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Survival of the urban species

Projects to boost wildlife in cities are yielding clues to how animals and plants adapt to rapid change

By Philip Hunter   January 2011

Anyone plagued by urban foxes might not be surprised to hear that biodiversity is increasing in cities. This was the consensus at the Urban Biodiversity Conference held in Glasgow at the end of October. Even though the overall impact of humans on biodiversity is disastrous, cities are providing new opportunities for wildlife through habitats such as parks, allotments, railway embankments and cemeteries. How and why some species thrive in close proximity to humans, while others don’t adapt fast enough, is the question that conservationists are trying to answer.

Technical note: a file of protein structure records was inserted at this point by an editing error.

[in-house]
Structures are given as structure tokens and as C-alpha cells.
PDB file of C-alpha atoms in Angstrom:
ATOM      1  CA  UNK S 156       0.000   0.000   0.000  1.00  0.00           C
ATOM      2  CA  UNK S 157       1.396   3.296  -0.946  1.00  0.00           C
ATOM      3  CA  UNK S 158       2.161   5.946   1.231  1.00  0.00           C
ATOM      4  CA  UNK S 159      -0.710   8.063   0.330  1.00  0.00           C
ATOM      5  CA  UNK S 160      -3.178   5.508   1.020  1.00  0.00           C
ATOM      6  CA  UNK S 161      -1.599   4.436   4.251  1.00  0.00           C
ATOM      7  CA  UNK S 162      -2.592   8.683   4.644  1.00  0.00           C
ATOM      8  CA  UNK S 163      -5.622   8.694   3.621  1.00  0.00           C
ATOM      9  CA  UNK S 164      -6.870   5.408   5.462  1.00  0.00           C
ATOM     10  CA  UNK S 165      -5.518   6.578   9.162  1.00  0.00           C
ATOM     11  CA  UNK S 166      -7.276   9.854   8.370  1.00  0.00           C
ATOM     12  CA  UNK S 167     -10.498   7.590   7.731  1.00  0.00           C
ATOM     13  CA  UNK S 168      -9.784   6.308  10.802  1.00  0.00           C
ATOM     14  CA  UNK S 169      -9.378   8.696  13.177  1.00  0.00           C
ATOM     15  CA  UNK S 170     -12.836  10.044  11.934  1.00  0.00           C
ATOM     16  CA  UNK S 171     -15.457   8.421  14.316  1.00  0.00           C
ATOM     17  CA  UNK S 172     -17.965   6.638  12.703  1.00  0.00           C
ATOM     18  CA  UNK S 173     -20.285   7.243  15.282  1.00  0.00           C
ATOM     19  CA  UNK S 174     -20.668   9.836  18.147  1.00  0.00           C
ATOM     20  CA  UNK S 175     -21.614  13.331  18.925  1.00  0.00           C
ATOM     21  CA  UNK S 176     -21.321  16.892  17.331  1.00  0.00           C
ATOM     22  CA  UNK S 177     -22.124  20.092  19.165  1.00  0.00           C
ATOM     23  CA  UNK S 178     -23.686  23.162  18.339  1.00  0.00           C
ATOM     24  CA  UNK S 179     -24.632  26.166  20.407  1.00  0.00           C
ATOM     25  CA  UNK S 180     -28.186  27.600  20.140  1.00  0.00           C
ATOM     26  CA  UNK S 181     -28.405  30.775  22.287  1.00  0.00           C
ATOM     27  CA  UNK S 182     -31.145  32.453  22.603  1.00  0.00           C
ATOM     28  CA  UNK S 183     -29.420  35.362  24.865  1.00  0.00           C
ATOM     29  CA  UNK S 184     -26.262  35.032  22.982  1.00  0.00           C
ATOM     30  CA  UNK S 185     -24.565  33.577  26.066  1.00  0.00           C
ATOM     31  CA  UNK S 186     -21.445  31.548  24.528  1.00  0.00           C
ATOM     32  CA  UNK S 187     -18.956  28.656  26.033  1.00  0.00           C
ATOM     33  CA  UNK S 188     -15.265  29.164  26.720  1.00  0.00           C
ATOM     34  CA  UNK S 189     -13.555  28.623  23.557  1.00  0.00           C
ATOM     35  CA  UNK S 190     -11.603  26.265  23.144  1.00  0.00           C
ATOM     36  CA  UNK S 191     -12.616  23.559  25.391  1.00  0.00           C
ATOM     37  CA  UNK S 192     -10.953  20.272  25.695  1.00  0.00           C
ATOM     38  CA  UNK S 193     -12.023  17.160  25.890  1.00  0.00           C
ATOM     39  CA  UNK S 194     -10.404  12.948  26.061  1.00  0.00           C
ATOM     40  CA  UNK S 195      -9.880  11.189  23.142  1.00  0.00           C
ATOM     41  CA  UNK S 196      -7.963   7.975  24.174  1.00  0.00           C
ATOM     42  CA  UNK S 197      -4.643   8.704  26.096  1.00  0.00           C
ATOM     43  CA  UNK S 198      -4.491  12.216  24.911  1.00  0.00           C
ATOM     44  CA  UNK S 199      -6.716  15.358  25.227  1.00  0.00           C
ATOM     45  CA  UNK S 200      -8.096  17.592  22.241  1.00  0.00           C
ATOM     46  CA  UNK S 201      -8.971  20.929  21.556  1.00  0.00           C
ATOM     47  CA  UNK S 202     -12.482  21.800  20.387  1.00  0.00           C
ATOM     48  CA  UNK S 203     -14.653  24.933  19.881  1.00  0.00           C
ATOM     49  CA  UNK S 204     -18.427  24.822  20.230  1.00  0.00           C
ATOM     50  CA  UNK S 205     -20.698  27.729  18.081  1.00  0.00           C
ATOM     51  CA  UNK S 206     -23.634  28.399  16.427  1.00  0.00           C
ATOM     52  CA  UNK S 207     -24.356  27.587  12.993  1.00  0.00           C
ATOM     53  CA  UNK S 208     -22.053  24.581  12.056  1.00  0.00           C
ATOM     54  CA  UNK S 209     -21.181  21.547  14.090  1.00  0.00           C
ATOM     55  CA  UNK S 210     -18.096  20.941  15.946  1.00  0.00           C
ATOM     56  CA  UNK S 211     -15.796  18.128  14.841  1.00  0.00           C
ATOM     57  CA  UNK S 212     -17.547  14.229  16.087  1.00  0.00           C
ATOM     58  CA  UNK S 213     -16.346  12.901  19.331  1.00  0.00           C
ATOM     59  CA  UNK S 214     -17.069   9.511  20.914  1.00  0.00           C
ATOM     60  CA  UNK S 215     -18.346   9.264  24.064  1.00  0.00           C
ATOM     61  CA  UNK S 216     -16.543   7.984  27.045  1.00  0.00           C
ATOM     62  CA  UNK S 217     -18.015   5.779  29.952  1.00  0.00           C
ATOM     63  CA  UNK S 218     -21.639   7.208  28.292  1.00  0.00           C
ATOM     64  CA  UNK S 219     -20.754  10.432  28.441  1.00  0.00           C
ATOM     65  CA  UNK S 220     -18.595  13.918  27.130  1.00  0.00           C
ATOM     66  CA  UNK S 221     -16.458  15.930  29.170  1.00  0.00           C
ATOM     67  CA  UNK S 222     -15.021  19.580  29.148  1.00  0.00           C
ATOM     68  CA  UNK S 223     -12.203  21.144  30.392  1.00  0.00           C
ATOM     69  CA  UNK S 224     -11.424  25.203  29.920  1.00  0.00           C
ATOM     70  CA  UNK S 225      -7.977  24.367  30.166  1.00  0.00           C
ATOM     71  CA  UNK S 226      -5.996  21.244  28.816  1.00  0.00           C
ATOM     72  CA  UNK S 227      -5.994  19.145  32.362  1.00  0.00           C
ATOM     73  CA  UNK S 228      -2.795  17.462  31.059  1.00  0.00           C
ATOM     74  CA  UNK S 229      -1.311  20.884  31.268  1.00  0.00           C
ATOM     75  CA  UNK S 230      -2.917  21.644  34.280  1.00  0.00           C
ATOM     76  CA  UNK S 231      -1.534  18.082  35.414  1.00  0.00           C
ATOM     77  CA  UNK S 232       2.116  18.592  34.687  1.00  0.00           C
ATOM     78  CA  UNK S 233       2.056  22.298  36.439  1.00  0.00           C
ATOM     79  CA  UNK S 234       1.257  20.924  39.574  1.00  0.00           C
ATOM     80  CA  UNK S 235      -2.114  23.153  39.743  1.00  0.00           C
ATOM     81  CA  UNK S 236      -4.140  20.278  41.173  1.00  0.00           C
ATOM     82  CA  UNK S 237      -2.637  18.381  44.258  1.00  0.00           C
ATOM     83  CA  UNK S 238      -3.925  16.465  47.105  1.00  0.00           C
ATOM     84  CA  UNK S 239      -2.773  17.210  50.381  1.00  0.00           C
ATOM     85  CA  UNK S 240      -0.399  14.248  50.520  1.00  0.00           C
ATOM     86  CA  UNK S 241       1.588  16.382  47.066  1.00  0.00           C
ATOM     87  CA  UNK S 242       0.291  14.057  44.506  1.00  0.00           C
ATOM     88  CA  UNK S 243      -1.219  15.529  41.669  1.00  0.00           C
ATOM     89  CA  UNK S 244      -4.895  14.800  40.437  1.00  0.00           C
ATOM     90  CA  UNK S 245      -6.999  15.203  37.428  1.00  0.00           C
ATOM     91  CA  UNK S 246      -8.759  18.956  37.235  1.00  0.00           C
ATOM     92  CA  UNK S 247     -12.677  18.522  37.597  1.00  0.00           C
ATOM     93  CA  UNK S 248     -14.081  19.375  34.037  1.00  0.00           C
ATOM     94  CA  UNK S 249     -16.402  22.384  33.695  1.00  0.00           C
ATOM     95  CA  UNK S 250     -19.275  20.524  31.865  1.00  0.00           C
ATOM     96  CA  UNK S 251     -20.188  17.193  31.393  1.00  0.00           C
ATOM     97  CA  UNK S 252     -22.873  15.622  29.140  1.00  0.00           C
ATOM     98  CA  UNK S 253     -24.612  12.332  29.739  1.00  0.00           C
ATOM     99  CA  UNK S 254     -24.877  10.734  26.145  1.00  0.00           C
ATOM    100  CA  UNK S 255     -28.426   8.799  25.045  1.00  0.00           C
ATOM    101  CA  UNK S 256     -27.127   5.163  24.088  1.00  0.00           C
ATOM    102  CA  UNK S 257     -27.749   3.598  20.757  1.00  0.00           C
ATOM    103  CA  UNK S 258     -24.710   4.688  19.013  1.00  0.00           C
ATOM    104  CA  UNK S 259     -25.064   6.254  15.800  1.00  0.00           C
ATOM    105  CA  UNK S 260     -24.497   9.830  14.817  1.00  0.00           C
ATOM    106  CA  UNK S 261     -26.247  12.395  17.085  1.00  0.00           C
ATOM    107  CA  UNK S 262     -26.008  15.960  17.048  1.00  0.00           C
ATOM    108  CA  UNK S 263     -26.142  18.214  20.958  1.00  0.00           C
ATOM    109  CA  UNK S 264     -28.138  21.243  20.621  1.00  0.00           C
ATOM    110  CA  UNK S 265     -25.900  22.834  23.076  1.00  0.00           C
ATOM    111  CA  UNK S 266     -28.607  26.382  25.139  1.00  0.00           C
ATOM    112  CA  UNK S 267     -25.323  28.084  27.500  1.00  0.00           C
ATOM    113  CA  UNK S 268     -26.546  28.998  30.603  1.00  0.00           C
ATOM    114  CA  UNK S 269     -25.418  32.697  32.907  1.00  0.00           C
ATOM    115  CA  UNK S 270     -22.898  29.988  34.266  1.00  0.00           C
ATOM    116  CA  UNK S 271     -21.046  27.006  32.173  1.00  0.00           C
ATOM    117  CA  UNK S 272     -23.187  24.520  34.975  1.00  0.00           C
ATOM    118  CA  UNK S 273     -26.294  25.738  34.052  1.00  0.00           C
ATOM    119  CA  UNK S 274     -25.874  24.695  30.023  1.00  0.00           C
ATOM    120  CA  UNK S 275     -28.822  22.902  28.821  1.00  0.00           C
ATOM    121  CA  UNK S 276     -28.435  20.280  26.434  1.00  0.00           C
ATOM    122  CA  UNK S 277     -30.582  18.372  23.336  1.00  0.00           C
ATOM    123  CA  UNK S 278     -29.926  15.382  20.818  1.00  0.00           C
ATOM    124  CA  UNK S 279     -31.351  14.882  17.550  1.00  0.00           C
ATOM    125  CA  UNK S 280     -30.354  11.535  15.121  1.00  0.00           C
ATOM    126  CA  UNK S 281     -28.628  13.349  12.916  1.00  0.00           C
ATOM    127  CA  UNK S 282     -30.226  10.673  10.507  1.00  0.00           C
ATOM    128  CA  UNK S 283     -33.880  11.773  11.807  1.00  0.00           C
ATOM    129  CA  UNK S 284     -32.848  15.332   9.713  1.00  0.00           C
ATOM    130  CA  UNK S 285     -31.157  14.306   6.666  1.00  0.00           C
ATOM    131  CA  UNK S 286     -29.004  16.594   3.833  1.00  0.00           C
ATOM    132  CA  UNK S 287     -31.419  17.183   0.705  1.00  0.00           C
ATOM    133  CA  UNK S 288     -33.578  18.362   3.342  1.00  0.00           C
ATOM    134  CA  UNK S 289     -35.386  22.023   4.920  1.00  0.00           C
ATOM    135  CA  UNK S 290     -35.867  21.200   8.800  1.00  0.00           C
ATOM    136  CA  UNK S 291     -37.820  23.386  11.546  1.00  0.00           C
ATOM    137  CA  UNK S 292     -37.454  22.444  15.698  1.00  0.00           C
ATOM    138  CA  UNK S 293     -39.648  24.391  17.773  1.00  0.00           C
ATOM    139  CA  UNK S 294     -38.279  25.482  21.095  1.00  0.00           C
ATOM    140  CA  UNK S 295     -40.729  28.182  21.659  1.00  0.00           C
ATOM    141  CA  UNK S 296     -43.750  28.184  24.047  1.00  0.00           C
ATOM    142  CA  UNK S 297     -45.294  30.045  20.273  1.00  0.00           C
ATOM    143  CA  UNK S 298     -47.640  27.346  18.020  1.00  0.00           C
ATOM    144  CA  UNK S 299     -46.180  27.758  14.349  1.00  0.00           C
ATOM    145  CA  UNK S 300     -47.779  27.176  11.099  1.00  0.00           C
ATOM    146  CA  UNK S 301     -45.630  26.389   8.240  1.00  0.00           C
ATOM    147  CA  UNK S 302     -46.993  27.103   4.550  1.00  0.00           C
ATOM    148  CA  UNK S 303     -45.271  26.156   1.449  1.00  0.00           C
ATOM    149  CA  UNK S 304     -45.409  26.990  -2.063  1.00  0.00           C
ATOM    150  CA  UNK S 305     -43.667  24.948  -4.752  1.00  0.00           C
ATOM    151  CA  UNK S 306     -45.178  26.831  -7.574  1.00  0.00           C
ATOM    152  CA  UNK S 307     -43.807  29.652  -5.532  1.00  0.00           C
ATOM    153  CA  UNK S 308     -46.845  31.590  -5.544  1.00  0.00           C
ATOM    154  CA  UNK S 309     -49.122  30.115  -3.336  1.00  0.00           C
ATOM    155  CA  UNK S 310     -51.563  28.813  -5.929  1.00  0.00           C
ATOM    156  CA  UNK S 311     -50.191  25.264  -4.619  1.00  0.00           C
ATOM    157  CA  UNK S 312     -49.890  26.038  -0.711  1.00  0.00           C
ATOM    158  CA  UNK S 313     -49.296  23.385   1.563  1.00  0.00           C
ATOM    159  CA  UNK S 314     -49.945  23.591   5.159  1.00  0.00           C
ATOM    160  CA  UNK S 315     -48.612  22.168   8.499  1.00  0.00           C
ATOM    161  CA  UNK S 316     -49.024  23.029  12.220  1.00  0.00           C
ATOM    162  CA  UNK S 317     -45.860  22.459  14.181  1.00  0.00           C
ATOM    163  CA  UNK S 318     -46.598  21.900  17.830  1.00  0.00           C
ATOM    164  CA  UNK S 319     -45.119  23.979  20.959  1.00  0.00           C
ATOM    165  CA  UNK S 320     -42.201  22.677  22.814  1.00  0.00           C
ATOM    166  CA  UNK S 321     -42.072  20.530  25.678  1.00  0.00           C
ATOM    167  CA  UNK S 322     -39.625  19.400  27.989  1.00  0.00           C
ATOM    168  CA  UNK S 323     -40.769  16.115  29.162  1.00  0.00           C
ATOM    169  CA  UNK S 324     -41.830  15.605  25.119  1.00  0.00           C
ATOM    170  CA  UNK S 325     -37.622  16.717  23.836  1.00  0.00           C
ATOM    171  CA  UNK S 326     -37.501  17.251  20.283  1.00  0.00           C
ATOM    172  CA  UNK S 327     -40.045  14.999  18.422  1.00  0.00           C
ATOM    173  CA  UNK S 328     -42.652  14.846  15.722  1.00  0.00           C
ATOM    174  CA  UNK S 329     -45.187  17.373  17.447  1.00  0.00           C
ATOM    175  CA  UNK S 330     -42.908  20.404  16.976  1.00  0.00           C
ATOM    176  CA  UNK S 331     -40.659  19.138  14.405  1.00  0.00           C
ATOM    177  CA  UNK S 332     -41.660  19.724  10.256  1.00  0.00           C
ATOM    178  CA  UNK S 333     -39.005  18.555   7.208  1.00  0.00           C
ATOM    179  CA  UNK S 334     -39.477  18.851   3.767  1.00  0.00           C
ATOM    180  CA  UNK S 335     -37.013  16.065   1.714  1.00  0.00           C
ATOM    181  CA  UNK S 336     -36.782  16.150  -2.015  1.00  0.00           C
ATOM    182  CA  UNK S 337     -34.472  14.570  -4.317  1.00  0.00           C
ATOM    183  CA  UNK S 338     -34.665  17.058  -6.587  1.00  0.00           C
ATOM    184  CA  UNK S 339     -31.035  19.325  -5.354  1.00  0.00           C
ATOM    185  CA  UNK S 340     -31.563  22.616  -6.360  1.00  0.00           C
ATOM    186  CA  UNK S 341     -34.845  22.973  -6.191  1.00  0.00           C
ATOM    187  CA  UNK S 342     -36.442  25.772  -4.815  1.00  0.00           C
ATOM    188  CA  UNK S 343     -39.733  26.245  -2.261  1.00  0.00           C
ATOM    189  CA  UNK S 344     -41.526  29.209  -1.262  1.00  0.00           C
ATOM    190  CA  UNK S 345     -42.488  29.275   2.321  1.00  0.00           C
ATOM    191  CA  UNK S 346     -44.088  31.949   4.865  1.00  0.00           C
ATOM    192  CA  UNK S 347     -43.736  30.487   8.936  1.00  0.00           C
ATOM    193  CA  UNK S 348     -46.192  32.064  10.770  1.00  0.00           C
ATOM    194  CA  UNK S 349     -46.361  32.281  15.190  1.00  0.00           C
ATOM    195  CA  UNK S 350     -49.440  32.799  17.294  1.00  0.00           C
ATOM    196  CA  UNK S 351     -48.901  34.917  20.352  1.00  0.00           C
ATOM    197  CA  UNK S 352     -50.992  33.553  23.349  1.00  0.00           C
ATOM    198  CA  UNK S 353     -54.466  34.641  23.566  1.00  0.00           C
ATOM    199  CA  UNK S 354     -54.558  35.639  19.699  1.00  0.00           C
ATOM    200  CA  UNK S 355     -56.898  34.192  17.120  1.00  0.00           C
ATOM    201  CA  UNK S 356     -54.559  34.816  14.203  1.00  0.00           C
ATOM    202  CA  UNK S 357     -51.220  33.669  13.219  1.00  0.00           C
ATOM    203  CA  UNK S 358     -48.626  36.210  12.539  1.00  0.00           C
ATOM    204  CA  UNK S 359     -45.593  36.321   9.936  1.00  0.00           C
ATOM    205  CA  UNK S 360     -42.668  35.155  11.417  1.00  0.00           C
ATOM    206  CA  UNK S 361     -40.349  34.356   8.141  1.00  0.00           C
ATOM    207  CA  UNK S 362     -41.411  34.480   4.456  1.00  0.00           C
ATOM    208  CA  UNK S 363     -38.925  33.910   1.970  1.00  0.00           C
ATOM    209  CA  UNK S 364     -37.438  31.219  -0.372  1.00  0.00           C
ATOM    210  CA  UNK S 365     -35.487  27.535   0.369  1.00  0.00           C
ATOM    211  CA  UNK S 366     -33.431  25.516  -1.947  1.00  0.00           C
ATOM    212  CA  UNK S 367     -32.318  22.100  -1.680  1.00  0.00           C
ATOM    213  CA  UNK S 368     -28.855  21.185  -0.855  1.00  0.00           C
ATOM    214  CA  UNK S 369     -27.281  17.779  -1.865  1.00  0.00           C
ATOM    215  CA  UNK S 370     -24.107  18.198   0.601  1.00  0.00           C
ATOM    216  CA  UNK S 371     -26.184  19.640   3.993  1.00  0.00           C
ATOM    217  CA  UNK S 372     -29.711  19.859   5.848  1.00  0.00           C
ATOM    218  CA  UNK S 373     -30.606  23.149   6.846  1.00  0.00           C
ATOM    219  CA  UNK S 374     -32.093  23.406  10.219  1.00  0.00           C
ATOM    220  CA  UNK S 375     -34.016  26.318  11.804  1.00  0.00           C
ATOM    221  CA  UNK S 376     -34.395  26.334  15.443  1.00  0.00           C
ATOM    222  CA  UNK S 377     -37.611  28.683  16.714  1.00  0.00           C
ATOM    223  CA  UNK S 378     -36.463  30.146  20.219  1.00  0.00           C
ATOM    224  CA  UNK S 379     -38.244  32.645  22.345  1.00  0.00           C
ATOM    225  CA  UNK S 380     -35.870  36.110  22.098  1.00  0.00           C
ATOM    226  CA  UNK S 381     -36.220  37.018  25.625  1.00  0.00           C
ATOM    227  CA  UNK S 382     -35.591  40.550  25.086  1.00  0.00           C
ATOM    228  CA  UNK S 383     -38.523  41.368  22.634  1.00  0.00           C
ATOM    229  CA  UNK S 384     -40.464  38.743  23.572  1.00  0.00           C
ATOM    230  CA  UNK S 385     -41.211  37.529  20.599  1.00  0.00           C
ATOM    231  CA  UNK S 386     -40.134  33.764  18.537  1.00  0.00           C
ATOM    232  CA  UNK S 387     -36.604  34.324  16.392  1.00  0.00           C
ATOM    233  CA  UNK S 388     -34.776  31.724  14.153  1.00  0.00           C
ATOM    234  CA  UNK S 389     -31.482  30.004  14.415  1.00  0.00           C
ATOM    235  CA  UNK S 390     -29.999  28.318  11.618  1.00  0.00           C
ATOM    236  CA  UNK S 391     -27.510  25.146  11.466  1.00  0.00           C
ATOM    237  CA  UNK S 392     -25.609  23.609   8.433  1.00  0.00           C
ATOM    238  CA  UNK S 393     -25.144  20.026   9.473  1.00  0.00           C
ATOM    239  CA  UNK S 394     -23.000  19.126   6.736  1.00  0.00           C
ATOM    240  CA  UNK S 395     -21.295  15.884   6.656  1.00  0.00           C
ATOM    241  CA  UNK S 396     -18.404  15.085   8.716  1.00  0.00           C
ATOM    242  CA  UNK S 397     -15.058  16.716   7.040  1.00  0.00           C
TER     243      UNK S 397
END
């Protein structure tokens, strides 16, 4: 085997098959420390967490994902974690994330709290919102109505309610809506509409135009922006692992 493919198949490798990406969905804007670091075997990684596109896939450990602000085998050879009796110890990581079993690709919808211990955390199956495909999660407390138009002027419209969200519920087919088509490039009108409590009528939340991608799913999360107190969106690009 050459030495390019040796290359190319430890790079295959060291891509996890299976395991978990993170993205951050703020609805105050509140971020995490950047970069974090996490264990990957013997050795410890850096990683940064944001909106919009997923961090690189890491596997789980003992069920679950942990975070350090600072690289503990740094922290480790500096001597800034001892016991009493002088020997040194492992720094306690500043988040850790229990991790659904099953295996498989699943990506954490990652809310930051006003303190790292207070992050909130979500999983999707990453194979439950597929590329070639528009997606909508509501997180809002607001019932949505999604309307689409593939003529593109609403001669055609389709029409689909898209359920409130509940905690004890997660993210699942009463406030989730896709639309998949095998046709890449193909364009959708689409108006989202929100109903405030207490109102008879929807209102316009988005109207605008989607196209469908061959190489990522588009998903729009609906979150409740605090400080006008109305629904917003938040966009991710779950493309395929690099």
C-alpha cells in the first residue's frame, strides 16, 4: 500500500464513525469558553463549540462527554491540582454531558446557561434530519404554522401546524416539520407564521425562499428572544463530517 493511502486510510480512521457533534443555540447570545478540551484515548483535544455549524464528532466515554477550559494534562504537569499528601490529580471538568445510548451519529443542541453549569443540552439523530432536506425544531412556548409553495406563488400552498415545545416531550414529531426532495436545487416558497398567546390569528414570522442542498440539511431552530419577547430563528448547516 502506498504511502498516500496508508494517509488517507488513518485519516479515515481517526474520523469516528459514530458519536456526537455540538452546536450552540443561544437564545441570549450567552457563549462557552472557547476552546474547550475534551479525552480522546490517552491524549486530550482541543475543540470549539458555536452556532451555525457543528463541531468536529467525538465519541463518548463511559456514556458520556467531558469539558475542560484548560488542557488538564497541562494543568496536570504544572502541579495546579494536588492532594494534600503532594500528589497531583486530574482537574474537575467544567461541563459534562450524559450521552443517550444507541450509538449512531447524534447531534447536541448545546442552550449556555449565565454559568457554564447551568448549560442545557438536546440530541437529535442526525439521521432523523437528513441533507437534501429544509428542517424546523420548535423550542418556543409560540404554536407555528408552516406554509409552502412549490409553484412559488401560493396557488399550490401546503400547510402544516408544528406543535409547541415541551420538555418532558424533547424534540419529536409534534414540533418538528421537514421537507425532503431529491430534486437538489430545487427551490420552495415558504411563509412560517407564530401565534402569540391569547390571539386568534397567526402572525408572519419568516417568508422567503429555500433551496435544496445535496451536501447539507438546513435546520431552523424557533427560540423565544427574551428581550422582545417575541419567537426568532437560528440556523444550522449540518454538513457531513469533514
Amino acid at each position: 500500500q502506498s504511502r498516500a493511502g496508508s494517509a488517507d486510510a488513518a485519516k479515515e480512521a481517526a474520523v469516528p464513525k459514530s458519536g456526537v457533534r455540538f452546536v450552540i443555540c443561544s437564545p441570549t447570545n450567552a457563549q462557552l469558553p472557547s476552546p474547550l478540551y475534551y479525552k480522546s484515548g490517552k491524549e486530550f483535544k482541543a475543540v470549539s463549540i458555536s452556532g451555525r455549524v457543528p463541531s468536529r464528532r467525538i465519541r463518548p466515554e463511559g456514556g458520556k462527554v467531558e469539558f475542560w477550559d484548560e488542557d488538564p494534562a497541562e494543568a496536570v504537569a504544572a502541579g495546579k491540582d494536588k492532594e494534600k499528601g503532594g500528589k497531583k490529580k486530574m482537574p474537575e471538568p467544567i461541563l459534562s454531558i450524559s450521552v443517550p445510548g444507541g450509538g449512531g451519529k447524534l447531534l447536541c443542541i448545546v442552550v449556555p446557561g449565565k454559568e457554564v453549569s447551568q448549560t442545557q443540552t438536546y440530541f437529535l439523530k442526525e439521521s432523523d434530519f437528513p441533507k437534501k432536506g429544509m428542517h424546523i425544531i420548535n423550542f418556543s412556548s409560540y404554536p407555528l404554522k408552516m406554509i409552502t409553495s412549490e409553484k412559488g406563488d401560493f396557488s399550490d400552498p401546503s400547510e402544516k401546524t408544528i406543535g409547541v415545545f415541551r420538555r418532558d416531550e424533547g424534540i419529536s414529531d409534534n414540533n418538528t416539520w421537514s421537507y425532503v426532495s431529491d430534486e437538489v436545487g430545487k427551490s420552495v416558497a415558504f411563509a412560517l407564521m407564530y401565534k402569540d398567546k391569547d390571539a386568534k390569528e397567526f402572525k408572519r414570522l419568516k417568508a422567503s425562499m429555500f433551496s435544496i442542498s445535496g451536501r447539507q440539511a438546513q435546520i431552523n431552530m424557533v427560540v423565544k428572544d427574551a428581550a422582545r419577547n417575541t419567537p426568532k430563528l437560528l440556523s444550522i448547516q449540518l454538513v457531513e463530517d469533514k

Although urban habitats cannot on their own offset the impact of human…

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